Sandford always goes the extra mile with his bad guys, a trait which helped elevate the series from its early status as a Thomas Harris knockoff, complete with  tough-cop hero whose mental state was only slightly less scary than that of his quarry. While this gave the first five or so “Prey” titles an appealingly nasty edge — particularly Winter Prey, the first perfectly realized Davenport novel — Sandford was savvy enough to recognize that no protagonist could exist for long at such a full boil intensity. So he lined Davenport up with a soul mate — you knew they were perfect for each other when she performed a tracheotomy on him in the middle of a blizzard — and gave the supporting cast a good share of the spotlight. The result is that the series has become more of a harder-edged police procedural while keeping the focus on Davenport. If you’re looking for comparisons, triangulate between the Helen Mirren Prime Suspect series and Ed McBain. If you agree with me that that’s a pretty high standard, then it’s time to start reading.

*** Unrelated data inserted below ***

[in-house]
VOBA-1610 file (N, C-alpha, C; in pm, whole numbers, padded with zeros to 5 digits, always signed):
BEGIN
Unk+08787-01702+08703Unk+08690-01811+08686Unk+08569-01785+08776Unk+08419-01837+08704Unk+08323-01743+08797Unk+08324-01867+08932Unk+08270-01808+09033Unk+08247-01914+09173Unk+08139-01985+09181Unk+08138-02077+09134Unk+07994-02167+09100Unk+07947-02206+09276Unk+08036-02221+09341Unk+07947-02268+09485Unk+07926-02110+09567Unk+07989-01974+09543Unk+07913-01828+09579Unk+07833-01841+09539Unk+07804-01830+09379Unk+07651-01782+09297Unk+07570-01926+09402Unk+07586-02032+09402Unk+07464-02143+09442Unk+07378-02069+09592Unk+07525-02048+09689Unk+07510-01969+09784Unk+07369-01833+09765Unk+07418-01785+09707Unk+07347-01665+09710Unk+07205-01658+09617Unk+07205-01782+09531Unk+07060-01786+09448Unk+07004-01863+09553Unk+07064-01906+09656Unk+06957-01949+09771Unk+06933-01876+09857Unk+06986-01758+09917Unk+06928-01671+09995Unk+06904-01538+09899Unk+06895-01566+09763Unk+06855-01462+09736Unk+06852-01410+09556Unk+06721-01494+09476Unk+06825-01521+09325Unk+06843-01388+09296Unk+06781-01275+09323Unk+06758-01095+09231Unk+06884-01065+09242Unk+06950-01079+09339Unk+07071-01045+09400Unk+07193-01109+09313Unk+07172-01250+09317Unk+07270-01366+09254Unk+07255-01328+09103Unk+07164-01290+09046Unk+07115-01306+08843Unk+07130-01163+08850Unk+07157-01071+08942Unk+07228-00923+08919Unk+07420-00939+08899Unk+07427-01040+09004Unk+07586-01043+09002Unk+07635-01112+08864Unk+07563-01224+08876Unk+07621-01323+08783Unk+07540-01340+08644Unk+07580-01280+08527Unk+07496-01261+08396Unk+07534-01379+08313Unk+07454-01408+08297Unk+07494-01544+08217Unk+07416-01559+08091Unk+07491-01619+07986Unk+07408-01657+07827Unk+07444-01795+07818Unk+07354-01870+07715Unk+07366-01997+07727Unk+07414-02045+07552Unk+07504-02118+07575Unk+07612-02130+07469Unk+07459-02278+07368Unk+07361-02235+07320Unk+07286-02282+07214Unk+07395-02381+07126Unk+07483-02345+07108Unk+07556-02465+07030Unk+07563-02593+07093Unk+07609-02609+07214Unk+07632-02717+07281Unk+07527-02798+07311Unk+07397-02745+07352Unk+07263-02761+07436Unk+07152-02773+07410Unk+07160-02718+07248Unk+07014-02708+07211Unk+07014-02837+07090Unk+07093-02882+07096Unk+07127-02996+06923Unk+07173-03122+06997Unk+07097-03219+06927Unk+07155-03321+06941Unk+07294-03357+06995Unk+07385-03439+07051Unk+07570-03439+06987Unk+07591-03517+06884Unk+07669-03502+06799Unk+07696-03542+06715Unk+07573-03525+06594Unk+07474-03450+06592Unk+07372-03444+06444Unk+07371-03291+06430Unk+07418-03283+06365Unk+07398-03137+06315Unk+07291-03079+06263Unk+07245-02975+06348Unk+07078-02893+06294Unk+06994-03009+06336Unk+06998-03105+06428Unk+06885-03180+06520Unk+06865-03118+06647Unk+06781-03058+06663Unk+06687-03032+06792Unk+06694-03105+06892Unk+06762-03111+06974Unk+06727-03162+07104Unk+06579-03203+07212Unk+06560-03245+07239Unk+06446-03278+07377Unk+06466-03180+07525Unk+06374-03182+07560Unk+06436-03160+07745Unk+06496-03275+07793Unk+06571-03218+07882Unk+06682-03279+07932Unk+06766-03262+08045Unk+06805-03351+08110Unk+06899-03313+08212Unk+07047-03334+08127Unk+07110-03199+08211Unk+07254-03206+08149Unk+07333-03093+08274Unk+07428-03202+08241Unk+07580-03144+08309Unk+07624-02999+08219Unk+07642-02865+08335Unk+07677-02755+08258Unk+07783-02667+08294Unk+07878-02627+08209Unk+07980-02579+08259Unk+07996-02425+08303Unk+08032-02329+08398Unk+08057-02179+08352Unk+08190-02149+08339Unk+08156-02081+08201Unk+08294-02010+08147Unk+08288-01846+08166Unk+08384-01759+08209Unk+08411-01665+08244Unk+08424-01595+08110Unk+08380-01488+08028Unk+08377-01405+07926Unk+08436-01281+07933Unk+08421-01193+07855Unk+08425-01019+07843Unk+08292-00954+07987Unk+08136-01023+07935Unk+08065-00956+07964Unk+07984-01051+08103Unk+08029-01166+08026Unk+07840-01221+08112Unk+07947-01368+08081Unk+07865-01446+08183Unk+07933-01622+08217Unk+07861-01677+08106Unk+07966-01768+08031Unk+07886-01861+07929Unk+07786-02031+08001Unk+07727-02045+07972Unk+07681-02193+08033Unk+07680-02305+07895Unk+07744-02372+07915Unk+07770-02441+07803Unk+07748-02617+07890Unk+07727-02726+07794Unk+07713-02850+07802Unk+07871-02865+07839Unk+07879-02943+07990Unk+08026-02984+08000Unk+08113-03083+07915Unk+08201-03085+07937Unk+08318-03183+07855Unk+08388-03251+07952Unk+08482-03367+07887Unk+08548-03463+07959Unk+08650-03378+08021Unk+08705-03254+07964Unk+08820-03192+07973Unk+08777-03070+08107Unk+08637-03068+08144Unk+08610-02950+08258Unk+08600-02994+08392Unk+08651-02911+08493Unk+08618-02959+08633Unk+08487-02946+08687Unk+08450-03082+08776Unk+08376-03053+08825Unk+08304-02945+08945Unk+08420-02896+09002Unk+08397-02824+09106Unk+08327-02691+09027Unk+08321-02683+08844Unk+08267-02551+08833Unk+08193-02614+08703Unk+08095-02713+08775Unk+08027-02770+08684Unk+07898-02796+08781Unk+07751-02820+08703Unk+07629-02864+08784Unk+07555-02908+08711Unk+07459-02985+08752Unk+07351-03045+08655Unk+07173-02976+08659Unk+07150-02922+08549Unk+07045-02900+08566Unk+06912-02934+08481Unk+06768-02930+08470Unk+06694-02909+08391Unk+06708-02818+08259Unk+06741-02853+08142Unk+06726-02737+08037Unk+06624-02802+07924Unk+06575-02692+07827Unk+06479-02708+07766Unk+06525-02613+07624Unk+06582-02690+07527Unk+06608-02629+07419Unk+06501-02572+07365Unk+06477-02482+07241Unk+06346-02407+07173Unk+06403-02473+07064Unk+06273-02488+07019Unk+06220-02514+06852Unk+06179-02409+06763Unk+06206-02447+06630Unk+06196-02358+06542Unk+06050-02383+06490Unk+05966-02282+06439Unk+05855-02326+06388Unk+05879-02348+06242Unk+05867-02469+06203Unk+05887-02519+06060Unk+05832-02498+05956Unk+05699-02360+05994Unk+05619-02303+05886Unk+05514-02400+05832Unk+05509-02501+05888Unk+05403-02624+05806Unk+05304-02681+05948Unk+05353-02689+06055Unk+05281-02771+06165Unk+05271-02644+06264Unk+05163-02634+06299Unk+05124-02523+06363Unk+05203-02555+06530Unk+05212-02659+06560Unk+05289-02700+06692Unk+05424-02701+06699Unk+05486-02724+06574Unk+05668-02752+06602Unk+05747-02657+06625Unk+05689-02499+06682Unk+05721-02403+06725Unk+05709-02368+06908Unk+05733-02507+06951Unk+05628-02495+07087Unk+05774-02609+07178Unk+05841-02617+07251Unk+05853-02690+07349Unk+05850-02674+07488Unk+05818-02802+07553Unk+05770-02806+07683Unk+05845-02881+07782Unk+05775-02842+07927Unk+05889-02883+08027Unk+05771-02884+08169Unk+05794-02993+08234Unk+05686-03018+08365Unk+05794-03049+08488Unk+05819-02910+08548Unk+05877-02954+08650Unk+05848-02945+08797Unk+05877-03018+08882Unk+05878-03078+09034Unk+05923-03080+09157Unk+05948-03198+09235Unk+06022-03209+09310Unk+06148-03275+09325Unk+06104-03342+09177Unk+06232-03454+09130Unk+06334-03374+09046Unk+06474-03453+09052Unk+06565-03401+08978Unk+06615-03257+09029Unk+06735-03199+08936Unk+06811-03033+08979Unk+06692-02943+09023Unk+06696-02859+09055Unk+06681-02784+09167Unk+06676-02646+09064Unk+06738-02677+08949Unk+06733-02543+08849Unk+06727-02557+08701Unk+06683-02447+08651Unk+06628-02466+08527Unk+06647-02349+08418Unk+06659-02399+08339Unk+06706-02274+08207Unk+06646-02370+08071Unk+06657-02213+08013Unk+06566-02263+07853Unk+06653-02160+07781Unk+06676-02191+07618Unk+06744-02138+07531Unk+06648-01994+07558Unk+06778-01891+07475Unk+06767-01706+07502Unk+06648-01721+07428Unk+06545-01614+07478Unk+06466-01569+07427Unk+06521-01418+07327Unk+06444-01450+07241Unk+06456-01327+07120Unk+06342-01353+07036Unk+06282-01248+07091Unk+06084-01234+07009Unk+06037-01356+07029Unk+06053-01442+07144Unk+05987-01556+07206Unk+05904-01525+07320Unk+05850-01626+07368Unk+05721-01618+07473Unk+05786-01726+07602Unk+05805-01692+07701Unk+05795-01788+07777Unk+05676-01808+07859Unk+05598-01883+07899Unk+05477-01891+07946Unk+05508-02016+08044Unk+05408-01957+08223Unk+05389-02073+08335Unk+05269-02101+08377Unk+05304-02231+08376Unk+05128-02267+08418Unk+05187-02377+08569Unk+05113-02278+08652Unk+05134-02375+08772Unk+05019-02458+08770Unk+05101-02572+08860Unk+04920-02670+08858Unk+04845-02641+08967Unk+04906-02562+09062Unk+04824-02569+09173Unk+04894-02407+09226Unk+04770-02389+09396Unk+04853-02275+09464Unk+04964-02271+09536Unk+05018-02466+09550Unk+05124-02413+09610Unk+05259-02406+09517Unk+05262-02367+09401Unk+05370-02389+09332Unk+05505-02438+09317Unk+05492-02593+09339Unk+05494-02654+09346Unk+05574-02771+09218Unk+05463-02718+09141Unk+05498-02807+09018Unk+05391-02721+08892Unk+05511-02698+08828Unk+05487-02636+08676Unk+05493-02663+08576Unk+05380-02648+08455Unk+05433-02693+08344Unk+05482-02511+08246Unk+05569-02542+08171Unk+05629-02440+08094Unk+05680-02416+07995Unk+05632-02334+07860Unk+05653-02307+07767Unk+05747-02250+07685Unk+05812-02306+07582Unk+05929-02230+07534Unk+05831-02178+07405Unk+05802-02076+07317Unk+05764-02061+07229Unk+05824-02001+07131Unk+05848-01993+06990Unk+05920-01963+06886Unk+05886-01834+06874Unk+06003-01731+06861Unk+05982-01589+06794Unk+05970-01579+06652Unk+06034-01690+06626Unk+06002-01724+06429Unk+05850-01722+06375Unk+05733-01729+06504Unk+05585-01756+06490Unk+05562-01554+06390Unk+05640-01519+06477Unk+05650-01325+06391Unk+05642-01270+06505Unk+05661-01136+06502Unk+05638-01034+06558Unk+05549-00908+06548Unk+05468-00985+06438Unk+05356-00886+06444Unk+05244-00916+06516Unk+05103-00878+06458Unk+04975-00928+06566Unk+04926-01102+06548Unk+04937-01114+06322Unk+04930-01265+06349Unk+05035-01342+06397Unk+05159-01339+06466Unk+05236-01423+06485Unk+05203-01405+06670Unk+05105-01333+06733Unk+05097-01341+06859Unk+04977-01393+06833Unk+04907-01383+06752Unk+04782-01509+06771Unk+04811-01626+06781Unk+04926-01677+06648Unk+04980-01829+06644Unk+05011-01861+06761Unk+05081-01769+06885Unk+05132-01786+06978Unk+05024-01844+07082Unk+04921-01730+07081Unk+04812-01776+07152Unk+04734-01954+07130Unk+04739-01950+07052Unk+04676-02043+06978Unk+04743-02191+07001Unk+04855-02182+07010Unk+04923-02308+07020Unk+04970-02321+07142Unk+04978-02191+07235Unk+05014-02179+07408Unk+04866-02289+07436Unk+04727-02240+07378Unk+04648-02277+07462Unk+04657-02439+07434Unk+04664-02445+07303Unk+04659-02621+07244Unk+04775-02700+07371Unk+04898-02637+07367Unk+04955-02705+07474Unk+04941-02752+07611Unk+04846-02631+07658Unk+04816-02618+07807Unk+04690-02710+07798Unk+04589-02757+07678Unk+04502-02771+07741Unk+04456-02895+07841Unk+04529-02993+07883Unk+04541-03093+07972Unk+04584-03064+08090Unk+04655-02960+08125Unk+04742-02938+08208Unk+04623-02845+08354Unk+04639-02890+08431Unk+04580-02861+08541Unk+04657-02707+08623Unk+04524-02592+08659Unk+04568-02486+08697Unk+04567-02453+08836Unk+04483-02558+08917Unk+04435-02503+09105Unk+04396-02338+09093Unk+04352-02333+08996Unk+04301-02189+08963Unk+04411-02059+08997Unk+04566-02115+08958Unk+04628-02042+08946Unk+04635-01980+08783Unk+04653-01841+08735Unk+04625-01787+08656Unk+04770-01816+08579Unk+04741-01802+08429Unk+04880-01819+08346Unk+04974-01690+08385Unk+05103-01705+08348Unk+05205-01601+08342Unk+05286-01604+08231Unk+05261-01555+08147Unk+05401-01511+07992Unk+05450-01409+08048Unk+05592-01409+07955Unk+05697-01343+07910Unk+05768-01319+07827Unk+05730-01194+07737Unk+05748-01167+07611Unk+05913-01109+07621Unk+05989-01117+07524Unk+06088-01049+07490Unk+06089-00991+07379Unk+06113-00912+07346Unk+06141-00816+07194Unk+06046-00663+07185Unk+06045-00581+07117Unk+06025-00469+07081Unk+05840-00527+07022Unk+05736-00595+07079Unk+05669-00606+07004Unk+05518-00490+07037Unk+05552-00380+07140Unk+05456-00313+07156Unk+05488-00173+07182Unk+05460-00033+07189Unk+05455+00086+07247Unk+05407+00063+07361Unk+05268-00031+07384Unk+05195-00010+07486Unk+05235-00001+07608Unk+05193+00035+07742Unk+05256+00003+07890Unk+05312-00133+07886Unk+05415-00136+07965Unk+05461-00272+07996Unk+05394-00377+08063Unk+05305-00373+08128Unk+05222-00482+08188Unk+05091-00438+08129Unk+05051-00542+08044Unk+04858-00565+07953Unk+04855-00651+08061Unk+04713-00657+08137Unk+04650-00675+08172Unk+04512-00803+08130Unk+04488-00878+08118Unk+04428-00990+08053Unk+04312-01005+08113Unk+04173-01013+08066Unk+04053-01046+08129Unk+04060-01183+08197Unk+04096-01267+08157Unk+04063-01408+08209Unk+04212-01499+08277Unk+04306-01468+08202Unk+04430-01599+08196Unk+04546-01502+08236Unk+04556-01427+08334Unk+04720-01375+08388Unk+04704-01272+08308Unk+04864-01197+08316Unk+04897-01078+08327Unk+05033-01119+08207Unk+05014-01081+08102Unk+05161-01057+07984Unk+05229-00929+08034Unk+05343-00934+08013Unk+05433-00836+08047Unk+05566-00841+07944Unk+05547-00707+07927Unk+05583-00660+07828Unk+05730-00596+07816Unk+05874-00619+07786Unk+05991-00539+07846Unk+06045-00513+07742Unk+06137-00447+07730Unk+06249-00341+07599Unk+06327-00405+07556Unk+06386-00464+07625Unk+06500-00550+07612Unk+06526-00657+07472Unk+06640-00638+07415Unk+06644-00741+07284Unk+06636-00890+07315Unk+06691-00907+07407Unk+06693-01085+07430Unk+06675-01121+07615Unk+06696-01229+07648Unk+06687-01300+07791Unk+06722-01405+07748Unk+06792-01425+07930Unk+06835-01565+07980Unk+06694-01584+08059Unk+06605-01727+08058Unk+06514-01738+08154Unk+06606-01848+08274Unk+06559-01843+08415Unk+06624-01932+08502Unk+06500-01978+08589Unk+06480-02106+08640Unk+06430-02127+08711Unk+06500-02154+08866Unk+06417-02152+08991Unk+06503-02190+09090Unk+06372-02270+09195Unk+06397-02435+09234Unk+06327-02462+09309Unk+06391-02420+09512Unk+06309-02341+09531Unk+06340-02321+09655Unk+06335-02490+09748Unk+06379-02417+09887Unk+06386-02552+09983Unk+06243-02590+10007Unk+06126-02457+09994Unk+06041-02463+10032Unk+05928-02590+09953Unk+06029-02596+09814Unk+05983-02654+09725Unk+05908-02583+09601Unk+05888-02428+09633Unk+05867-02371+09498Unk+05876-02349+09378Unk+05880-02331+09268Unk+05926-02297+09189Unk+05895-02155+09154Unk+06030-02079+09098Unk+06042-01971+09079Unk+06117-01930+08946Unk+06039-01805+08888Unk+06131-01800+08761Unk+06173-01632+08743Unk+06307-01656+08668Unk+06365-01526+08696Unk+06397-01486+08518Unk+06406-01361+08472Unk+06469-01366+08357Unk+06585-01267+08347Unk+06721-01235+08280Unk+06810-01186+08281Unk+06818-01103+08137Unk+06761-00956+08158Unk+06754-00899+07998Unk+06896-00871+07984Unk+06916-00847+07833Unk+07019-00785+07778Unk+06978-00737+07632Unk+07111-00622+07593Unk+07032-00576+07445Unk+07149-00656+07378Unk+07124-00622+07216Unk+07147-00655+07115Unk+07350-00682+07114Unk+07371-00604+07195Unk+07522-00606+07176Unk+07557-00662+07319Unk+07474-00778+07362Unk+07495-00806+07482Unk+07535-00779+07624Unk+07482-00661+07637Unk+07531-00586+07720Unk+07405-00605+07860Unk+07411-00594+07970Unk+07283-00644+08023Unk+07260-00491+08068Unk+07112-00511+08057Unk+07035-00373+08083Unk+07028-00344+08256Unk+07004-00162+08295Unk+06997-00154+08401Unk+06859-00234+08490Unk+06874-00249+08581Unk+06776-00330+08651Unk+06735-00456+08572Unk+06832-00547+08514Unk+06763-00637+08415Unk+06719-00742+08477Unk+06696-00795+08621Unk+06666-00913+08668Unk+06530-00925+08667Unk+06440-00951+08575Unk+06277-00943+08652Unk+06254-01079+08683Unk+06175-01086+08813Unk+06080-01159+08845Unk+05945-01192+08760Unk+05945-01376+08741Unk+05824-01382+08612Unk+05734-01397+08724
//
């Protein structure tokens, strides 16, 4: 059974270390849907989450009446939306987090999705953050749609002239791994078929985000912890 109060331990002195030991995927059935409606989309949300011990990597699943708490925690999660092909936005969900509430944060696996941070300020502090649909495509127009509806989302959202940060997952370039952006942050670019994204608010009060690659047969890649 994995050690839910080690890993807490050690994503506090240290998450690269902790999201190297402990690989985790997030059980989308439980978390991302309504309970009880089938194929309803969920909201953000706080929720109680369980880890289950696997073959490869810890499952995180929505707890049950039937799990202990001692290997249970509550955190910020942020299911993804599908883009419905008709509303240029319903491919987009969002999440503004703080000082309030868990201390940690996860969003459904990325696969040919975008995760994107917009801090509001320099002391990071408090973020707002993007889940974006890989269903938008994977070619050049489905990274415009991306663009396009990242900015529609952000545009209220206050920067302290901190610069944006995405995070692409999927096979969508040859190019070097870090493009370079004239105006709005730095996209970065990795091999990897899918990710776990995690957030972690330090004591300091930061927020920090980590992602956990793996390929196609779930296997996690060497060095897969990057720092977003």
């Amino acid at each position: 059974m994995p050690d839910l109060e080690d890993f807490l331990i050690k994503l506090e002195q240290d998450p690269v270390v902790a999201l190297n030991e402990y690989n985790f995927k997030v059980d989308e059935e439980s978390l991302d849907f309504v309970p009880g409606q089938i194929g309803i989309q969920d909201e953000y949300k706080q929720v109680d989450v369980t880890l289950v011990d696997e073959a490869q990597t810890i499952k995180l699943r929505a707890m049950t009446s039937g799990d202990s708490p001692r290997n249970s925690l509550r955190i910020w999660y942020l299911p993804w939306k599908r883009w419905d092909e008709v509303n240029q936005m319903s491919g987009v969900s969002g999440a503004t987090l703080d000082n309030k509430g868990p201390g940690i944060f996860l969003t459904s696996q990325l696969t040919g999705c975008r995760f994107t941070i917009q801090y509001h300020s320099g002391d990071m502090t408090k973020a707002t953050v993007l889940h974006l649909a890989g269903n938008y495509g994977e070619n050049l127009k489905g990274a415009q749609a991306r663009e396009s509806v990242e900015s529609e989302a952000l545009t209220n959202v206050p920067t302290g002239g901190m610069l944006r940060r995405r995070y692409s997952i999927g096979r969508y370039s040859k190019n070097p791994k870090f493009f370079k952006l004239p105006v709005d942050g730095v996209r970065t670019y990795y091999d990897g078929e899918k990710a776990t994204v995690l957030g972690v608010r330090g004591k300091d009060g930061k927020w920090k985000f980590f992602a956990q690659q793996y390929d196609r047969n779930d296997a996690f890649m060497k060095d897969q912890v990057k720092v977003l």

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Friday finds

How about this one-woman band?

Cloud formations over the Canary Islands. Hypnotically beautiful.

The Battle of Point Judith, a U-boat engagement that happened after Germany surrendered. Makes me want to re-read Shadow Divers.

Has the incidence of swearing in John Sandford’s hard-boiled Prey series gone up or down? The numbers don’t lie.

How much would you bid for H.L. Mencken’s beer stein collection?

“Imagine a man who buys a chicken from the grocery store, manages to bring himself to orgasm by penetrating it, then cooks and eats the chicken.” No, dude, how about you imagine it and leave the rest of us out of your sexual fantasies. That sentence, penned by NYT winger columnist David “Babbling” Brooks, is only one of a selection of genuinely weird observations taken from Brooks’ new book, The Social Animal.